from Wiktionary, Creative Commons Attribution/Share-Alike License.

  • noun Plural form of serf.


Sorry, no etymologies found.


  • They became villeins, in short -- serfs bound to the soil by a living wage.

    The Iron Heel

  • As the ‘upper’ class began to lose financial dominance the corporates took over meanwhile the public remain as always subservient to their ‘betters’ in other words serfs by another name.

    One out of three isn't so good

  • Alexander realized that emancipating the serfs was a precondition for wider reforms, but feared (rightly, as it turned out) that such a move would alienate the nobility, taking away both their property and their source of cheap labor.

    The '60s That Really Counted

  • For the Jews and the serfs were the two most oppressed classes under the feudal system still surviving.

    The Menorah Journal, Volume 1, 1915

  • They were serfs, that is to say, practically slaves, who had to give up to their masters the greater part of the crops that they raised.

    The World War and What was Behind It Or, the Story of the Map of Europe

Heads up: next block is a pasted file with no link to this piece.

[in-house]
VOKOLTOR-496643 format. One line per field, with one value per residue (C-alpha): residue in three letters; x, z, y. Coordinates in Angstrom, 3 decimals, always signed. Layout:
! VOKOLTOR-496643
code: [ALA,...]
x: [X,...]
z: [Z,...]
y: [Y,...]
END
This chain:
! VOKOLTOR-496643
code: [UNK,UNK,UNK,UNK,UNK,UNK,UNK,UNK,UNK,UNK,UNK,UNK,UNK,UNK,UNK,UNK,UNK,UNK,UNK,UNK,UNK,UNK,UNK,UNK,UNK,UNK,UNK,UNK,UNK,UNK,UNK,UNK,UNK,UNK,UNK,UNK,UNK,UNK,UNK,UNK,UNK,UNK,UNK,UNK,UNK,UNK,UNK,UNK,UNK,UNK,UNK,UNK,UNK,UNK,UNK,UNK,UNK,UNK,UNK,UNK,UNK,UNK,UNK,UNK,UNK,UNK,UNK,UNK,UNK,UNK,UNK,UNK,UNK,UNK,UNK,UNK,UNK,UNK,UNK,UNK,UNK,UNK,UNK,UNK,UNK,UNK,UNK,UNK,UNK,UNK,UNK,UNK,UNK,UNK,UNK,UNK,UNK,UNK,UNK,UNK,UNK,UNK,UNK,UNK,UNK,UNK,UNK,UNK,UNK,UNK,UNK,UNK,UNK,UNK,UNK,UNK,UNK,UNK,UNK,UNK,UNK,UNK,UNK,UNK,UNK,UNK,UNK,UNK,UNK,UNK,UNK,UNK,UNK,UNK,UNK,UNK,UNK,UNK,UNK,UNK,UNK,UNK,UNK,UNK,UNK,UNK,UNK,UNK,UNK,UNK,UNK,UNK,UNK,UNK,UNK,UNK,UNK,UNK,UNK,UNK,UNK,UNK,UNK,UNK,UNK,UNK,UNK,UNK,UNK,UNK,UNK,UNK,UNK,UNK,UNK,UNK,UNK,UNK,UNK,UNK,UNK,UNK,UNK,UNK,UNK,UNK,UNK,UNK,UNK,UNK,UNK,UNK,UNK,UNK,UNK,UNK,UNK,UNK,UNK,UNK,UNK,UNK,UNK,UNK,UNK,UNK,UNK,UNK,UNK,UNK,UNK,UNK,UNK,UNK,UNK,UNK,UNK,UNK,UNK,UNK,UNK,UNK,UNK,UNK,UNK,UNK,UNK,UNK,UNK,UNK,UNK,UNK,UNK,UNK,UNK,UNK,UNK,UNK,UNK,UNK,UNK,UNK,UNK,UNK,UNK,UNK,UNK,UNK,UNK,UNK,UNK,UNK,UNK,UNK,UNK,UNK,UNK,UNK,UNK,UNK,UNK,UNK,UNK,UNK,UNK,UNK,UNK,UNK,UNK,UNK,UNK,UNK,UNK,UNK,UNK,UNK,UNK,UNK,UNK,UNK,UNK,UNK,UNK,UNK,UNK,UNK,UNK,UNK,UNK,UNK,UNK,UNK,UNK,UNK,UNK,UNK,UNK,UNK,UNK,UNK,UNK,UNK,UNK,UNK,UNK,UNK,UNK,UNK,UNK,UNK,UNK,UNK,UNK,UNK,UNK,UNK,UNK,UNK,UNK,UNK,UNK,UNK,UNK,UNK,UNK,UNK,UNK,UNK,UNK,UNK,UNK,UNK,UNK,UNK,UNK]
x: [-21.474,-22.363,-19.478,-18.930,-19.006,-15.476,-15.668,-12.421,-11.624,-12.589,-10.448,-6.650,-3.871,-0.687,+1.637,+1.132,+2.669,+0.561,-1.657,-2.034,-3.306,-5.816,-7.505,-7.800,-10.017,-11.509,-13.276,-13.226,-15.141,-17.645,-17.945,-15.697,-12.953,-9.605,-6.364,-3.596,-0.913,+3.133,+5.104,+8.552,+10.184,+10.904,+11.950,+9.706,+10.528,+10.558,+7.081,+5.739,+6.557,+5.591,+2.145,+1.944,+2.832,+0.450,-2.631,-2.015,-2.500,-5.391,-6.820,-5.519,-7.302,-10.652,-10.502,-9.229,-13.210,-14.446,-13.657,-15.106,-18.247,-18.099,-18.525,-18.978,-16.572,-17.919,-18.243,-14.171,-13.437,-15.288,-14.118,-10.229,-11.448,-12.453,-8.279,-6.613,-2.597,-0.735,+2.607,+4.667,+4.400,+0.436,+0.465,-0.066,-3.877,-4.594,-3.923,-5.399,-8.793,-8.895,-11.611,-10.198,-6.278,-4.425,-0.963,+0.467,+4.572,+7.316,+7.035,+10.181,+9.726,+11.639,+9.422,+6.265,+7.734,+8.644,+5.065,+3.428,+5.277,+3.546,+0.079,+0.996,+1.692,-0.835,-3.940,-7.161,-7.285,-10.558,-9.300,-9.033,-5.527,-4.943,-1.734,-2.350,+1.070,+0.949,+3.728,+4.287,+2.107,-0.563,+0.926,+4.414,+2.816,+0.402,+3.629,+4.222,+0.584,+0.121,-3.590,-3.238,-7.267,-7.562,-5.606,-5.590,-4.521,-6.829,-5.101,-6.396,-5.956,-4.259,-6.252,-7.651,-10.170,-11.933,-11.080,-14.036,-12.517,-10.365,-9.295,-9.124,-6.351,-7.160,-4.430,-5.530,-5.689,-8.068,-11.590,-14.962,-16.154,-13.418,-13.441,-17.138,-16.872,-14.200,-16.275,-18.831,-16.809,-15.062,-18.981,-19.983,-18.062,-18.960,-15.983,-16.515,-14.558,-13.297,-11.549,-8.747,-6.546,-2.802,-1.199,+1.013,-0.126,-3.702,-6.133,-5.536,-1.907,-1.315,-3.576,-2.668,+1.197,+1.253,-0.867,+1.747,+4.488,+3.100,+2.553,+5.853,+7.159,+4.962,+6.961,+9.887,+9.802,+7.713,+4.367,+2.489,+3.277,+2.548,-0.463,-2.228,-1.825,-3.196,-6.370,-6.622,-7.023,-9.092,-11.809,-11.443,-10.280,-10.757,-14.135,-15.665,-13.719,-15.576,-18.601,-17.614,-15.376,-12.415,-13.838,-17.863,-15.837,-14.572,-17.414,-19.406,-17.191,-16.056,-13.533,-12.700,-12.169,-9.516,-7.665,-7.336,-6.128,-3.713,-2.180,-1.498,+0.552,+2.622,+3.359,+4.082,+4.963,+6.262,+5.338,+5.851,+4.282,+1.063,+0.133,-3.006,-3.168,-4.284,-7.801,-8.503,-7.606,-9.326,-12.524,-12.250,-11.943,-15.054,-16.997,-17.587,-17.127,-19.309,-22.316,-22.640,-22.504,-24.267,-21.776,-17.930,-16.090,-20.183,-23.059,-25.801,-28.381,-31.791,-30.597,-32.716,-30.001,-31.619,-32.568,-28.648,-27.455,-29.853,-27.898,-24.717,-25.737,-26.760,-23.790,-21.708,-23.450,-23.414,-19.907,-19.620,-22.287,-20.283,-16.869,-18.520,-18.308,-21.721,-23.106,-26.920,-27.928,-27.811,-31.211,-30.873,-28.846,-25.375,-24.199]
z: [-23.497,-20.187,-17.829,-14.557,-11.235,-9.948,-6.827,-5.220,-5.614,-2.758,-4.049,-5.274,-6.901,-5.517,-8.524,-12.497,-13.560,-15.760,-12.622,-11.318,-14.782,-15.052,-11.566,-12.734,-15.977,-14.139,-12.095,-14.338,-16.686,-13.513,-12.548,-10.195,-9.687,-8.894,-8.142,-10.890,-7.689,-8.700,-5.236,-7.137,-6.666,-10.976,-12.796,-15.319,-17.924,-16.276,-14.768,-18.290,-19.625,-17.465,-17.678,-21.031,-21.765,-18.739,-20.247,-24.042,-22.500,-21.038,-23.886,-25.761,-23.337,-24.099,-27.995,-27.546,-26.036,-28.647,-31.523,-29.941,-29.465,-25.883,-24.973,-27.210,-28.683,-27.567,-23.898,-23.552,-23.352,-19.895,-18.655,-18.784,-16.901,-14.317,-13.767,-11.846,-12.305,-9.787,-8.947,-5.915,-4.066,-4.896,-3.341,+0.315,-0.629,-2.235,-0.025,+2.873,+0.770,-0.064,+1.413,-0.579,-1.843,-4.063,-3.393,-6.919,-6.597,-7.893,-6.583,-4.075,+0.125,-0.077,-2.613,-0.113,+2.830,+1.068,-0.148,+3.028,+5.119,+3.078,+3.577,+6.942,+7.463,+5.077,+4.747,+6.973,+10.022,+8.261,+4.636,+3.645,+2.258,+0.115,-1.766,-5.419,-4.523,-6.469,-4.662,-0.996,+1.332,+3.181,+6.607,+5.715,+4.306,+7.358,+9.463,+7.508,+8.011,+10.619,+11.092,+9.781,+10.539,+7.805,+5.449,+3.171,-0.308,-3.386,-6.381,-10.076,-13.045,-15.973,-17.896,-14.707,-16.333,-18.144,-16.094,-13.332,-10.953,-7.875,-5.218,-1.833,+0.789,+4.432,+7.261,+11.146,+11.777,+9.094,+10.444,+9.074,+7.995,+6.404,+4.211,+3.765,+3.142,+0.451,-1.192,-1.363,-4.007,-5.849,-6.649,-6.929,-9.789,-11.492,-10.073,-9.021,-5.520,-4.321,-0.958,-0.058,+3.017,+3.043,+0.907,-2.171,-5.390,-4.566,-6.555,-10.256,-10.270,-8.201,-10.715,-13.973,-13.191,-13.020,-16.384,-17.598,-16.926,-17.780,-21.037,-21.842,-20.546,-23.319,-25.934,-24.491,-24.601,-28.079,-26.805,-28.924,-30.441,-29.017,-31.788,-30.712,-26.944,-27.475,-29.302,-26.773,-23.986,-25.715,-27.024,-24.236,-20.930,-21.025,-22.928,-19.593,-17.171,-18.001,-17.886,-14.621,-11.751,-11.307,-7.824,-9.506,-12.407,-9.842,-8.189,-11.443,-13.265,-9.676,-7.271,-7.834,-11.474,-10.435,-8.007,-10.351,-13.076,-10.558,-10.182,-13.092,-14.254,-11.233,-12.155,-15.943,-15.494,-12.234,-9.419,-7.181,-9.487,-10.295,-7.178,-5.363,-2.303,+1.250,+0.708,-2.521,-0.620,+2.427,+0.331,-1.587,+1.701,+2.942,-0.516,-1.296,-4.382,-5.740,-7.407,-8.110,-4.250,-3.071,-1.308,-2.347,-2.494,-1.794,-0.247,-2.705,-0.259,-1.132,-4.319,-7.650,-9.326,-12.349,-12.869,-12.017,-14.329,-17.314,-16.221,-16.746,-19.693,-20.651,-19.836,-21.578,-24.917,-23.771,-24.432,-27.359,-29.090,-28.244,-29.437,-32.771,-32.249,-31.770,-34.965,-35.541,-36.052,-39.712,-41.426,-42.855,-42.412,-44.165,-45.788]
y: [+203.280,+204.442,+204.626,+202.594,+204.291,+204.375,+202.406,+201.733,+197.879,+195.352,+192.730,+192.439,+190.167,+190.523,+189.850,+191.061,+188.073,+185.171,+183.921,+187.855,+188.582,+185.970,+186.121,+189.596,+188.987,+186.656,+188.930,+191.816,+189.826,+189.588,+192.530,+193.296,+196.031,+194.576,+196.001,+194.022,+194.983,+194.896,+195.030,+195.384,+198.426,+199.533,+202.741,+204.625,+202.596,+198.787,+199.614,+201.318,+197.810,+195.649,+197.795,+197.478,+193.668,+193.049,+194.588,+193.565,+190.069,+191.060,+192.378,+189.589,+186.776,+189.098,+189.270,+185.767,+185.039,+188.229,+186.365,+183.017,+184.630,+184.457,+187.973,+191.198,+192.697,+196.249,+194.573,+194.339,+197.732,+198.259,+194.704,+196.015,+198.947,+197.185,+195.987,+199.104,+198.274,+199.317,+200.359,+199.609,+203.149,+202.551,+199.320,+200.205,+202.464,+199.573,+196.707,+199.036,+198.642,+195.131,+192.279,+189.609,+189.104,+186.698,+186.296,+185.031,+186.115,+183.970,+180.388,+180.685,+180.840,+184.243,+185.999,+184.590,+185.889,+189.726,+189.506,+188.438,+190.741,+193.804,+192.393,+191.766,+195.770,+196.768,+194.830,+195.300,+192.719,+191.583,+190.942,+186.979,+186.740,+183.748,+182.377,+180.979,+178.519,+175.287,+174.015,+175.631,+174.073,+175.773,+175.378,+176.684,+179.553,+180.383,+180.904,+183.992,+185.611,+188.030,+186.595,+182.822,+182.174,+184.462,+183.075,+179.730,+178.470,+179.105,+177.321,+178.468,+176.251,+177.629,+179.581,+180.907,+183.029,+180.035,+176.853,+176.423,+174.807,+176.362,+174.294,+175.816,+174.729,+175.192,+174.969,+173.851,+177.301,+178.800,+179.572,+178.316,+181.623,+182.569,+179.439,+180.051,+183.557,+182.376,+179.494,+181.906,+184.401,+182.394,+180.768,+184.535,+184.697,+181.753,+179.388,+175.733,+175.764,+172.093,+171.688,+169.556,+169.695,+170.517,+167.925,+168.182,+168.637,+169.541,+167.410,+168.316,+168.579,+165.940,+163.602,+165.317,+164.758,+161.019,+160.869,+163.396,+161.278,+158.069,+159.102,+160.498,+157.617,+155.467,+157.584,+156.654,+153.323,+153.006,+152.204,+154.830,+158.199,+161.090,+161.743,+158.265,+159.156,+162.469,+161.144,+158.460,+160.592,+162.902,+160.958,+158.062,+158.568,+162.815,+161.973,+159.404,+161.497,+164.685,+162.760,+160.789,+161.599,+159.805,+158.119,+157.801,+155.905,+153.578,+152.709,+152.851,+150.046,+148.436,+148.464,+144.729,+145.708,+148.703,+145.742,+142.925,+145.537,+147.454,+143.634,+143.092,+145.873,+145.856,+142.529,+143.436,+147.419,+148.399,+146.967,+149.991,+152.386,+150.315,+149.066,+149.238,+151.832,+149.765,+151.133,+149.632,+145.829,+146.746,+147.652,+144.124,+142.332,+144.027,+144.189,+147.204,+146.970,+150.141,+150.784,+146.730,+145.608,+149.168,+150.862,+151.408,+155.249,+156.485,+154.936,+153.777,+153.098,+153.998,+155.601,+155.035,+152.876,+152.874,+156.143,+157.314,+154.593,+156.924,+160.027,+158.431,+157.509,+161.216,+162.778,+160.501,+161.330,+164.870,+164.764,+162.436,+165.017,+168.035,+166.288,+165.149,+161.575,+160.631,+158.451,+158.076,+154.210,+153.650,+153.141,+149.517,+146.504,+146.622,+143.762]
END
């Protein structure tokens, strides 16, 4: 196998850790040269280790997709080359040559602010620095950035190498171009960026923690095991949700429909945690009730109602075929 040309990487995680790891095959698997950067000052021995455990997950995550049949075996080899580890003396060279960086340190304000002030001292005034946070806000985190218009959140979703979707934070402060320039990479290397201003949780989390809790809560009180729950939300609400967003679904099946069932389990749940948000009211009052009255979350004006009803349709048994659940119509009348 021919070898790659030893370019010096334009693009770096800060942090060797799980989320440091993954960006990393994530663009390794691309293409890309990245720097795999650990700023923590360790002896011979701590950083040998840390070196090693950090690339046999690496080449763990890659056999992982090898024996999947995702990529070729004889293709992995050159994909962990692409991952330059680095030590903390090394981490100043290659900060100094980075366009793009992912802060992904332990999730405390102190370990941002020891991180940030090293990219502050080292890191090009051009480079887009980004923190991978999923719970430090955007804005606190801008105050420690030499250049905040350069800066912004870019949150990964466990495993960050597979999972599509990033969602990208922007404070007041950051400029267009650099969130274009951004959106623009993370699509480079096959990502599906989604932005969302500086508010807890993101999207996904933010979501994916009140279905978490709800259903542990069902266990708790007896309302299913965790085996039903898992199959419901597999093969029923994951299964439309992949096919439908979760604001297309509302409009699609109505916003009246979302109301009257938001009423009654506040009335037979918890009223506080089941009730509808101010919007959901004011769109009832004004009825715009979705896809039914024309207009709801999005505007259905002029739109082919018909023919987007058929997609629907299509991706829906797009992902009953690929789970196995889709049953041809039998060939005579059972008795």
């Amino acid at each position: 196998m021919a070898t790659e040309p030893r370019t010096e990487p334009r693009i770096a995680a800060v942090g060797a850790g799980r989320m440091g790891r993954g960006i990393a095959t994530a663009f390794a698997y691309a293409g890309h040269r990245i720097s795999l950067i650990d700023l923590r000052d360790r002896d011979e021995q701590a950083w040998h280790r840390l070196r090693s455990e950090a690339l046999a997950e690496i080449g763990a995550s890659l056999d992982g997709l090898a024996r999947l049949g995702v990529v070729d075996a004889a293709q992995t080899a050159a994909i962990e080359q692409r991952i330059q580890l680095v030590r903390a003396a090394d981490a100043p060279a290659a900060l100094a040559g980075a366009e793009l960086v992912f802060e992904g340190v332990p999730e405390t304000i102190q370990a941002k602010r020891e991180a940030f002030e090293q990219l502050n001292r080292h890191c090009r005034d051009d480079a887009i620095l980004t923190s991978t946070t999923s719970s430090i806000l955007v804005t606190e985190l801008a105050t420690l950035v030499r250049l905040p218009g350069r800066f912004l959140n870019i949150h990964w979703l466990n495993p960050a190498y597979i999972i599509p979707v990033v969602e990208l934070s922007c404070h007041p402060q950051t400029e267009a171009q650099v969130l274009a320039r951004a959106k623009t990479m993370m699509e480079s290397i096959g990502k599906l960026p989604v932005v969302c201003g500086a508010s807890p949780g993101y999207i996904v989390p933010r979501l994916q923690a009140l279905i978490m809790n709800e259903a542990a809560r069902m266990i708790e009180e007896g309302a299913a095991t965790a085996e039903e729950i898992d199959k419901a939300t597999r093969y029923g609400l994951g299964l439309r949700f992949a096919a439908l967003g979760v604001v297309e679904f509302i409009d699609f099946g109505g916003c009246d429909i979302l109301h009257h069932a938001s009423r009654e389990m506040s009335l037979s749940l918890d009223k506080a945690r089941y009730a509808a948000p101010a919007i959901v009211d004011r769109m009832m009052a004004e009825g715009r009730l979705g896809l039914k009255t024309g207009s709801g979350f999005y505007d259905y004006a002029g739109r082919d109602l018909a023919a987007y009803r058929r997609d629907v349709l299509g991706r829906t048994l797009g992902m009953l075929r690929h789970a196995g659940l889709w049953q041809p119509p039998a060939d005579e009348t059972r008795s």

• ’ Konstantin Levin broke in with still greater heat; ‘the emancipation of the serfs was a different matter.

    Chapter III. Part III

  • A considerable proportion of them were gradually transformed into serfs, that is, instead of being obliged to expend all their labour for the benefit of the master, they were enabled to work a part of the time on their own account on land which they rented from him.

    The Catholic Encyclopedia, Volume 8: Infamy-Lapparent

  • That in many such medieval codes citizens were still called serfs is no more final than the fact that in many modern capitalist newspapers serfs are still called citizens.

    The New Jerusalem

  • They were members of the lords 'courts, and there the serfs were their peers; but they were also members of the old national courts of hundred and shire, and there they were the peers of knights and barons.

    The History of England from the Norman Conquest to the Death of John (1066-1216)

  • All three categories have melted together into a common class, called serfs, who are regarded as the property of the landed proprietors or of the State.



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